Cervical cancer is the third most common type of cancer in women; however, it is much less common in the United States because of routine pelvic exams and Pap tests. For those who develop cervical cancer, there is hope. Norton Cancer Institute offers a variety of cervical cancer treatment options and support services to help you cope with a cervical cancer diagnosis.
Understanding Cervical Cancer
Cervical cancer starts in the cells on the surface of the cervix, developing very slowly. It starts as a pre-cancerous condition called dysplasia. Dysplasia can be detected by a Pap smear and is 100 percent treatable. That is why it is so important for women to get regular Pap smears. Most women who are diagnosed with cervical cancer today have not had regular Pap smears or they have not followed up on abnormal results.
Undetected, pre-cancerous changes can develop into cervical cancer and spread to the bladder, intestines, lungs and liver. It can take years for pre-cancerous changes to turn into cervical cancer. Patients with cervical cancer do not usually have problems until the cancer is advanced and has spread.
The majority of cervical cancers are caused by HPV (human papillomavirus). HPV is a common virus that is spread through sexual intercourse. There are many different types of HPV, and many do not cause problems. Only certain strains of HPV actually lead to cervical cancer.
Cervical cancer from HPV can be prevented, but only if you get vaccinated. HPV Vaccines can protect males and females against some of the most common types of HPV and they are safe and effective. They are given in three doses over six months. It is important to get all three doses to get the best protection. The vaccines are most effective when given at 11 or 12 years old. But HPV vaccines are also recommended for teen boys and girls who did not get the vaccine when they were younger, teen girls and young women through age 26, as well as teen boys and young men through age 21. For more information about free cancer screenings and where to get the HPV vaccine call (502) 899-6842.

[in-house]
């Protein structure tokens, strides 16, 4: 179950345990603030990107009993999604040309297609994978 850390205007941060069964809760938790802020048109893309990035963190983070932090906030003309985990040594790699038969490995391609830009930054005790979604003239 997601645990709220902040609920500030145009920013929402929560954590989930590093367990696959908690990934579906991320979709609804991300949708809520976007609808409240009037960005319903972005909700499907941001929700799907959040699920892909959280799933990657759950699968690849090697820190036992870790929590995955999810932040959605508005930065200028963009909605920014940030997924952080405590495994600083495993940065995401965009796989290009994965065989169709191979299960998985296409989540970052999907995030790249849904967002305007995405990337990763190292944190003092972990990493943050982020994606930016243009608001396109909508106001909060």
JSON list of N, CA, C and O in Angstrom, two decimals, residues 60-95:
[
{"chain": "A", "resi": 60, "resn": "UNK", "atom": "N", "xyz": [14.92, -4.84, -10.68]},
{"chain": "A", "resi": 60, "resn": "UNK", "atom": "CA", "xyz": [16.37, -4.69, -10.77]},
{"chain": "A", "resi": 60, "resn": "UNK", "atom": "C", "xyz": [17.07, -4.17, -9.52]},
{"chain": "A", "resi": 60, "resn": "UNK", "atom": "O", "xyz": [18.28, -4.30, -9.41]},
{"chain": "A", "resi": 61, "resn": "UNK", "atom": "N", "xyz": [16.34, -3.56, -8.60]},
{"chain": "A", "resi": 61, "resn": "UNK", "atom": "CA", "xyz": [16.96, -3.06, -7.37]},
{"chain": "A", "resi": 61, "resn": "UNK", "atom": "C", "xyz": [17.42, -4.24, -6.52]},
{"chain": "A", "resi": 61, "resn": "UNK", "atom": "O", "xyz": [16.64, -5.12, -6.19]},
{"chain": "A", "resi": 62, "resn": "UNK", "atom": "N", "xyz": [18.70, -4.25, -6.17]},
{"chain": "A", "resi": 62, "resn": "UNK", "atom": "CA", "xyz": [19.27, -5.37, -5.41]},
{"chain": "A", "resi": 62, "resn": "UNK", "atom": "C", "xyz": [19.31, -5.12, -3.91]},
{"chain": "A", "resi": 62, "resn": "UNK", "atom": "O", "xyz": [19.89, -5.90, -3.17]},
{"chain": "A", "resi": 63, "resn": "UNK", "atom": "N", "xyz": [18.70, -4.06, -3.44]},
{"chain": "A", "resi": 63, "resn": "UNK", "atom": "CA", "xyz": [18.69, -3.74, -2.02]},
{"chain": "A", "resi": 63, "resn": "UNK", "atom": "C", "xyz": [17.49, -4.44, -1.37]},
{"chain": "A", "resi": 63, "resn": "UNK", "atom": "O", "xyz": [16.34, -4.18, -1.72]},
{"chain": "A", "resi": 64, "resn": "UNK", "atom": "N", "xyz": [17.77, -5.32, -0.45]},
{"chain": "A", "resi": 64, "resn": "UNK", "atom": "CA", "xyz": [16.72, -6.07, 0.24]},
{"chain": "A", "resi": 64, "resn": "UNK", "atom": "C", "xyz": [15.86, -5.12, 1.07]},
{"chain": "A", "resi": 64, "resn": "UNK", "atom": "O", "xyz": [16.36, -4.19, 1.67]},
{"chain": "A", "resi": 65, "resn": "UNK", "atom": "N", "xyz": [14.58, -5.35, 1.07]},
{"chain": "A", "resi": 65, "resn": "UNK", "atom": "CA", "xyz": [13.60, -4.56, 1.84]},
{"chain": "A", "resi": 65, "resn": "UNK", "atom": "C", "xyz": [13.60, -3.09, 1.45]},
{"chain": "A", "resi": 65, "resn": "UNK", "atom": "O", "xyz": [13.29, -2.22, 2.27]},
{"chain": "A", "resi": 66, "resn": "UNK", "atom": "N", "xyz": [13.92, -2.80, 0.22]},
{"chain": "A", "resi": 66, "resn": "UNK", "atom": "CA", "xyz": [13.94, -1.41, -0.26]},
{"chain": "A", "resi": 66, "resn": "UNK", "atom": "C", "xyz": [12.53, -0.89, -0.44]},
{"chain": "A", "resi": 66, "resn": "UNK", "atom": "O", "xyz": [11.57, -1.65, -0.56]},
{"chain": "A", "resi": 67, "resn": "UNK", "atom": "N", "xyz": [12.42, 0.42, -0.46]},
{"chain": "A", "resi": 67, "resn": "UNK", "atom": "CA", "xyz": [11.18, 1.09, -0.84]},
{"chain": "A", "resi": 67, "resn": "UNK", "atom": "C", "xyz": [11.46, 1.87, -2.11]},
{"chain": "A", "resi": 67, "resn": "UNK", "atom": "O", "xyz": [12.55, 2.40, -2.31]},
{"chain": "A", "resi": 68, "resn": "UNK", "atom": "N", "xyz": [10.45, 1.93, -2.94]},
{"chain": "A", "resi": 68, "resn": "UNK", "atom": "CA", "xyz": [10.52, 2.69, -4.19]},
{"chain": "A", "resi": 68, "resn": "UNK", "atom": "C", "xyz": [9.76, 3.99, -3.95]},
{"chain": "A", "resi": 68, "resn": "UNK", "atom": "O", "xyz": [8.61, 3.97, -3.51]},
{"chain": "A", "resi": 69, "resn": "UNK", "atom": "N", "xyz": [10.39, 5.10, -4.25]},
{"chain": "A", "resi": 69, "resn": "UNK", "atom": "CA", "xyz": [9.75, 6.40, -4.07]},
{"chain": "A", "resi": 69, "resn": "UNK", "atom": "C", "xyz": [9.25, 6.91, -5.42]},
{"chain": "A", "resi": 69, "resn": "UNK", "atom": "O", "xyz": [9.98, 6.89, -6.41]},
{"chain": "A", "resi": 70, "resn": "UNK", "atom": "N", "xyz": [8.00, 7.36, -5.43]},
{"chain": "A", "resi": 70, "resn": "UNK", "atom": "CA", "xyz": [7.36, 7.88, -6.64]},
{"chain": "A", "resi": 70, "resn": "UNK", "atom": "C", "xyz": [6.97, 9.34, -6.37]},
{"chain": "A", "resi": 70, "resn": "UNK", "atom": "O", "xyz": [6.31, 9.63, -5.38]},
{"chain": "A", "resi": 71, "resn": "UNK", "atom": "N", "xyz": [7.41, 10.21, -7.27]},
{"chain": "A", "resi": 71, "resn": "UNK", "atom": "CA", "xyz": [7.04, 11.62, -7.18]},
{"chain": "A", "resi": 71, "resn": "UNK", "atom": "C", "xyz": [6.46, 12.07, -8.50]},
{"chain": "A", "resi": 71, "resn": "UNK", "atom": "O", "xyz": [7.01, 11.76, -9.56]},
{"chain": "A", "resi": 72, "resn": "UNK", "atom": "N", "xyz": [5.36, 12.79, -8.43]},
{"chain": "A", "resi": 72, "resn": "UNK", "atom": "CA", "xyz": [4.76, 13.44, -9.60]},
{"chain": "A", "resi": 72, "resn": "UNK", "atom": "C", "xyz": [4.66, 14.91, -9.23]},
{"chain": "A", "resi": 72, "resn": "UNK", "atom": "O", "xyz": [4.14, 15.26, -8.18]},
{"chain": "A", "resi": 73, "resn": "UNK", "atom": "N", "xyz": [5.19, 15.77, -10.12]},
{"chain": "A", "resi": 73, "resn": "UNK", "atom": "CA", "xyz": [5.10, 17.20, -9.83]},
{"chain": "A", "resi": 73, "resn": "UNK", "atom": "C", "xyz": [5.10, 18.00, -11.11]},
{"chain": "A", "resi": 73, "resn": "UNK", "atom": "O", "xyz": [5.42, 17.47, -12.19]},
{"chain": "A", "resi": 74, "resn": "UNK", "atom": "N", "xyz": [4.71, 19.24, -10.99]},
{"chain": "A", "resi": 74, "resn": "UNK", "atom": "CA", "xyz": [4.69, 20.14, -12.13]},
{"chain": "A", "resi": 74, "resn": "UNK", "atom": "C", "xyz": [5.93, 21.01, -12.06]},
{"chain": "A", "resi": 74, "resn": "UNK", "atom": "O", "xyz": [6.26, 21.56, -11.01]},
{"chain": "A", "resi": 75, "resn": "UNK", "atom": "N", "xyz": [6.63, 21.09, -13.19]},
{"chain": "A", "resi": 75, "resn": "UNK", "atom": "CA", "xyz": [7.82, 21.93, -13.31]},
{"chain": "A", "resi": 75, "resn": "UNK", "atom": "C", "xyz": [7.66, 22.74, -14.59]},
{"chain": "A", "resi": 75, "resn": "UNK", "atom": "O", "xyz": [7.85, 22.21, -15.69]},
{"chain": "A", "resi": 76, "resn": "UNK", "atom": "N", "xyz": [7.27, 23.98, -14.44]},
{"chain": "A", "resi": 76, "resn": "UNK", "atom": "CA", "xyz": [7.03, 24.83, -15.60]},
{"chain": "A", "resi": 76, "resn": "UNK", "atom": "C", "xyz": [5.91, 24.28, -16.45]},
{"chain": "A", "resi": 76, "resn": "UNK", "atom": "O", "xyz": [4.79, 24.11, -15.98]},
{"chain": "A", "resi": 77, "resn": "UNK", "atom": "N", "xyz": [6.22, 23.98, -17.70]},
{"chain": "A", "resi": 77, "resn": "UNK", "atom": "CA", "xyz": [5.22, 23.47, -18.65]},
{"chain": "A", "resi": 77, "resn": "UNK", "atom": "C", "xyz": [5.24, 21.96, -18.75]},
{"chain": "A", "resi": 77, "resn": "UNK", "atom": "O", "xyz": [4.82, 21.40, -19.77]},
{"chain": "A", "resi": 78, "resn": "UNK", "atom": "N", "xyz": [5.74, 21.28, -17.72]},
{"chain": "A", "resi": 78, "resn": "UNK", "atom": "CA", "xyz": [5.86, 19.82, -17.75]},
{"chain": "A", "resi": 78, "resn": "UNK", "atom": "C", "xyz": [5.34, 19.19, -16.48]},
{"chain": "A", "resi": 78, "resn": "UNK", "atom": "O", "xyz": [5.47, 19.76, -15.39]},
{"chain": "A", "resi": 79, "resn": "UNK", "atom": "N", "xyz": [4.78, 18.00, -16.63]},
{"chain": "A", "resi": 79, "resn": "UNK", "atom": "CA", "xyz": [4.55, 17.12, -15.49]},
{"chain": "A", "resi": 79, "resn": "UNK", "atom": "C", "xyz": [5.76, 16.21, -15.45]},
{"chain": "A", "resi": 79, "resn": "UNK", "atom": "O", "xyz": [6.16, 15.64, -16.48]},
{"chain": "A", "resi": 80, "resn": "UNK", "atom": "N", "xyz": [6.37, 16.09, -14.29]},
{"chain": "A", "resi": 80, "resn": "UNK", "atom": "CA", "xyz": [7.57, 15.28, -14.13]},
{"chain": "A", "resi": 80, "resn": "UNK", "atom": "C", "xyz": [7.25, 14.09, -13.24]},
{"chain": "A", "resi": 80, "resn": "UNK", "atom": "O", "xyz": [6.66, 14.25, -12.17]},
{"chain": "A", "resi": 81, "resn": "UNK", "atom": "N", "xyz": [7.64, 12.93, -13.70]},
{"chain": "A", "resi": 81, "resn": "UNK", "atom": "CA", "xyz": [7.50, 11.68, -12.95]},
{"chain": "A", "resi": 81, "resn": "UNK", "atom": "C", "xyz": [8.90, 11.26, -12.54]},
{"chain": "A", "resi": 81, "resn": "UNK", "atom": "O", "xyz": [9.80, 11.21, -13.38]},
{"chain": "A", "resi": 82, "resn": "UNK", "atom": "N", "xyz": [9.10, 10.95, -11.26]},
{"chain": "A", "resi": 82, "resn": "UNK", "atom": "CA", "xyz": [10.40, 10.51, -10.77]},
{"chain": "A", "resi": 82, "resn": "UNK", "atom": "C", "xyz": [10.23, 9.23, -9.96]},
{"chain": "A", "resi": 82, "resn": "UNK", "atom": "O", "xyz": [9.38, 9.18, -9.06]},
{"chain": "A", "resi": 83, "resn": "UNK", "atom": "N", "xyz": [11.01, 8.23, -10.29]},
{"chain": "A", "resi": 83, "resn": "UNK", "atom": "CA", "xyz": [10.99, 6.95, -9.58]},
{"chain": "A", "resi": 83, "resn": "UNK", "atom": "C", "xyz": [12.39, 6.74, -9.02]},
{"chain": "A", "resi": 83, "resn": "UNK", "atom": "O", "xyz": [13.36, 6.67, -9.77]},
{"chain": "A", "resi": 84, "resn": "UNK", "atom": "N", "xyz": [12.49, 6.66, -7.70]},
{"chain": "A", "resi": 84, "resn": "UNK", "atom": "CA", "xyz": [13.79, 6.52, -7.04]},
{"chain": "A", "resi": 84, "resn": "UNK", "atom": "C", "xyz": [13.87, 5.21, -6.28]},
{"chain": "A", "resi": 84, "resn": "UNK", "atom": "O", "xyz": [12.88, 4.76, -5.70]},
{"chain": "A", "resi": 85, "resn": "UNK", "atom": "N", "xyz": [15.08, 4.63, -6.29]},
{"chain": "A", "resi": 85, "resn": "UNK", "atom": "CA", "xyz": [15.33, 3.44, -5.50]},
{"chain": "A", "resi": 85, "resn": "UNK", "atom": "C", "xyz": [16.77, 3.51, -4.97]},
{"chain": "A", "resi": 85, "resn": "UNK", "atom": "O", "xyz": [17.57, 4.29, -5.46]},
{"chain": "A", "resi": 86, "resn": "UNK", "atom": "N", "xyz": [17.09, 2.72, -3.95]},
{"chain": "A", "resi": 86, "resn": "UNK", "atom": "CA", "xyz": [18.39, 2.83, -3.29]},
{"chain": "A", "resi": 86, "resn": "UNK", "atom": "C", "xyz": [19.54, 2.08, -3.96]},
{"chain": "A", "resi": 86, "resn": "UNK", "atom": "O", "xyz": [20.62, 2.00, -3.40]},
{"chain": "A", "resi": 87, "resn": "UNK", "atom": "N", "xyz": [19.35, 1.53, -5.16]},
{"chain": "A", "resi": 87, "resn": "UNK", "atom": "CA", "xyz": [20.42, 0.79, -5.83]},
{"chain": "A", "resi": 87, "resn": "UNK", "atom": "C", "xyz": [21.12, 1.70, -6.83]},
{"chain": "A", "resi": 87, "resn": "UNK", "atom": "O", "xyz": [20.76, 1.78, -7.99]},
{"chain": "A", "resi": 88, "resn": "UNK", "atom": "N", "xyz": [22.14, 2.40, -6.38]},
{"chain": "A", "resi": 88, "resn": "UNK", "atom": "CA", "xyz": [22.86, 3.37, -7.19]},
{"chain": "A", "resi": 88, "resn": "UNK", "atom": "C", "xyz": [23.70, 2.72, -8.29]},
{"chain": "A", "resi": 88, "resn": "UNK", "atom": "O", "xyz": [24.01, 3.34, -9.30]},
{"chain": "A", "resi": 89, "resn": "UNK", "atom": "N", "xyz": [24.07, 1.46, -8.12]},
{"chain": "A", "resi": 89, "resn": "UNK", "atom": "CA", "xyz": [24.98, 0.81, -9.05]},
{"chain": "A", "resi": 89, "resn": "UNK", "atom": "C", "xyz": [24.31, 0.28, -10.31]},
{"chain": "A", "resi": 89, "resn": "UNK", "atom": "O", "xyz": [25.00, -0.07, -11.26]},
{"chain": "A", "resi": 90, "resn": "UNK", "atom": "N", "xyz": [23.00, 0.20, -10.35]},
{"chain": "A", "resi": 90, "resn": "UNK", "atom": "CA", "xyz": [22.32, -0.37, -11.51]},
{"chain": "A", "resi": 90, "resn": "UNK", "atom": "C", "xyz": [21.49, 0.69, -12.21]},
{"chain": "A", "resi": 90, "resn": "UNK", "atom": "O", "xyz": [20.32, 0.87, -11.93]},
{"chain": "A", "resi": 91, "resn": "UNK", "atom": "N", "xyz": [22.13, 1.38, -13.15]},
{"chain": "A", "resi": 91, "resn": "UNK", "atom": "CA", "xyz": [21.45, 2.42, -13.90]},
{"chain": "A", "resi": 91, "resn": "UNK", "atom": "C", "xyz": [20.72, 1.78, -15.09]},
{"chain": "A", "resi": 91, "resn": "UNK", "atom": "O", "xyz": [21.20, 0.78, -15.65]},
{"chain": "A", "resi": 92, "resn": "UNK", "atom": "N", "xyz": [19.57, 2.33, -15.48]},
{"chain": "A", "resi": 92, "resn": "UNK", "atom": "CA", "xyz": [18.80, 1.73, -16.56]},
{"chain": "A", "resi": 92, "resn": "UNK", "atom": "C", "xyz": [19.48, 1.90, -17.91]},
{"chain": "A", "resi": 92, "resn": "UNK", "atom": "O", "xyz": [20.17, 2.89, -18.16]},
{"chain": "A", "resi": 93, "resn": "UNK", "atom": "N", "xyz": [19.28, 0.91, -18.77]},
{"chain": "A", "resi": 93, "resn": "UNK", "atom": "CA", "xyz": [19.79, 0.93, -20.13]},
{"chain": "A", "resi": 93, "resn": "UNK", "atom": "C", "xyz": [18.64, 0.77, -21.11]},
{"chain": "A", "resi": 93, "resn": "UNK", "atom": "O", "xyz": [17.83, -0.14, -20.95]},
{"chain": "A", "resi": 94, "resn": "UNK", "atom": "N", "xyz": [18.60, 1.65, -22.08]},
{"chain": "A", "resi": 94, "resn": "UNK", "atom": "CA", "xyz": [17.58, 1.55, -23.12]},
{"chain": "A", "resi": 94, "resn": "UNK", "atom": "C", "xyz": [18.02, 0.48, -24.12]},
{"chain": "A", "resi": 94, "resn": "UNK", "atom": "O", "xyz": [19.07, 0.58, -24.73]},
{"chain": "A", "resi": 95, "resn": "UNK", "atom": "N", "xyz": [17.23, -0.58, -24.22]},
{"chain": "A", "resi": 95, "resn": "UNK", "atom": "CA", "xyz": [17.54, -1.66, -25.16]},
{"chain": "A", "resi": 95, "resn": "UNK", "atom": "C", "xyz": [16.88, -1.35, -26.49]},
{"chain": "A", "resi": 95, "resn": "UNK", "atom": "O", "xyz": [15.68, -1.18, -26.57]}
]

Risk Factors for Cervical Cancer
- Having sex at an early age
- Multiple sexual partners
- Sexual partners who have multiple partners or who participate in high-risk sexual activities. Risks associated with:
- Human papillomavirus (HPV)
- Human immunodeficiency virus (HIV)
- Venereal disease
- Women whose mothers took the drug DES (diethylstilbestrol) during pregnancy in the early 1970s to prevent miscarriage
- Long-term use of birth control pills (more than 5 years)
- Weakened immune system
- Infections with genital herpes or chronic chlamydia infections
- Poor economic status (may not be able to afford regular Pap smears)
- Diets low in fruits and vegetables or undernourishment
- Being overweight
- Many full-term pregnancies or a first pregnancy at an early age
- Female relative(s) with cervical cancer
Symptoms of Cervical Cancer
The most common symptom of cervical cancer is abnormal bleeding, but there is a gradual change from a normal cervix to a cancerous cervix. Because cervical cancers do not appear suddenly, yearly pelvic exams and Pap tests are necessary to help detect the disease in its earliest stages. According to the American Cancer Society, an annual Pap test is the most effective way to detect changes in the cervix and the best way to prevent cervical cancer.
Symptoms usually do not appear until abnormal cervical cells become cancerous and invade nearby tissue. When this occurs, the most common symptom is abnormal bleeding.
- Bleeding may start and stop between regular menstrual periods, or it may occur after sexual intercourse, douching or a pelvic exam
- Menstrual bleeding may last longer and be heavier than usual
- Bleeding after menopause may be a symptom of cervical cancer
- Increased vaginal discharge, sometimes foul smelling and unexplained weight loss may also be symptoms
To find a family physician or Norton OB/GYN visit MyNortonDoctor.com, or visit our Mobile Prevention Center for no-cost or low-costs screening options.